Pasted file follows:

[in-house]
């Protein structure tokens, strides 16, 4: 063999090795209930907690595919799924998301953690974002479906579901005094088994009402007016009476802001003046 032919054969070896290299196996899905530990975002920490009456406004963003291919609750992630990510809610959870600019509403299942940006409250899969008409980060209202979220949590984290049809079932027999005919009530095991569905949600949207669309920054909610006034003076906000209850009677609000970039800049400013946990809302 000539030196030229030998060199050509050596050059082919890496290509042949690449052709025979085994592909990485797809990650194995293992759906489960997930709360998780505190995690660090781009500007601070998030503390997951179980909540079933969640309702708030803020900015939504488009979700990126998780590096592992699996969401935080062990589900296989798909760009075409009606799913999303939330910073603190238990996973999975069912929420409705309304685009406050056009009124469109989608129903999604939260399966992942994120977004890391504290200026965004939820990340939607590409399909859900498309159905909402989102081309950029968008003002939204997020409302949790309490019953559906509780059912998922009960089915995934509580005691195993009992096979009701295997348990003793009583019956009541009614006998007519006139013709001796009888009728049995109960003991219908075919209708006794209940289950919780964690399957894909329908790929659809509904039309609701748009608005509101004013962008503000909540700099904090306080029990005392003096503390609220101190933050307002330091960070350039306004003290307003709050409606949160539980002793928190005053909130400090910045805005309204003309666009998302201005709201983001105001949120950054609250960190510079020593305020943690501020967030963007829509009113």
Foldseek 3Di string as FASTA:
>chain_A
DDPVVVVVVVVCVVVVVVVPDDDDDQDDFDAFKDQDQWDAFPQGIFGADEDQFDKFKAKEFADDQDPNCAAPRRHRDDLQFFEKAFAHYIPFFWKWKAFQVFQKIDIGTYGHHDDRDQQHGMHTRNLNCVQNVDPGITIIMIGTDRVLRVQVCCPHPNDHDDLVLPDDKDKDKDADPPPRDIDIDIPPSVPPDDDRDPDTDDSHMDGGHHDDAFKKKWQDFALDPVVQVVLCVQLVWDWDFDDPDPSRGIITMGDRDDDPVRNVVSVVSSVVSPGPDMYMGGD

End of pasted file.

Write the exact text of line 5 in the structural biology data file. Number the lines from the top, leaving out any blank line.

DDPVVVVVVVVCVVVVVVVPDDDDDQDDFDAFKDQDQWDAFPQGIFGADEDQFDKFKAKEFADDQDPNCAAPRRHRDDLQFFEKAFAHYIPFFWKWKAFQVFQKIDIGTYGHHDDRDQQHGMHTRNLNCVQNVDPGITIIMIGTDRVLRVQVCCPHPNDHDDLVLPDDKDKDKDADPPPRDIDIDIPPSVPPDDDRDPDTDDSHMDGGHHDDAFKKKWQDFALDPVVQVVLCVQLVWDWDFDDPDPSRGIITMGDRDDDPVRNVVSVVSSVVSPGPDMYMGGD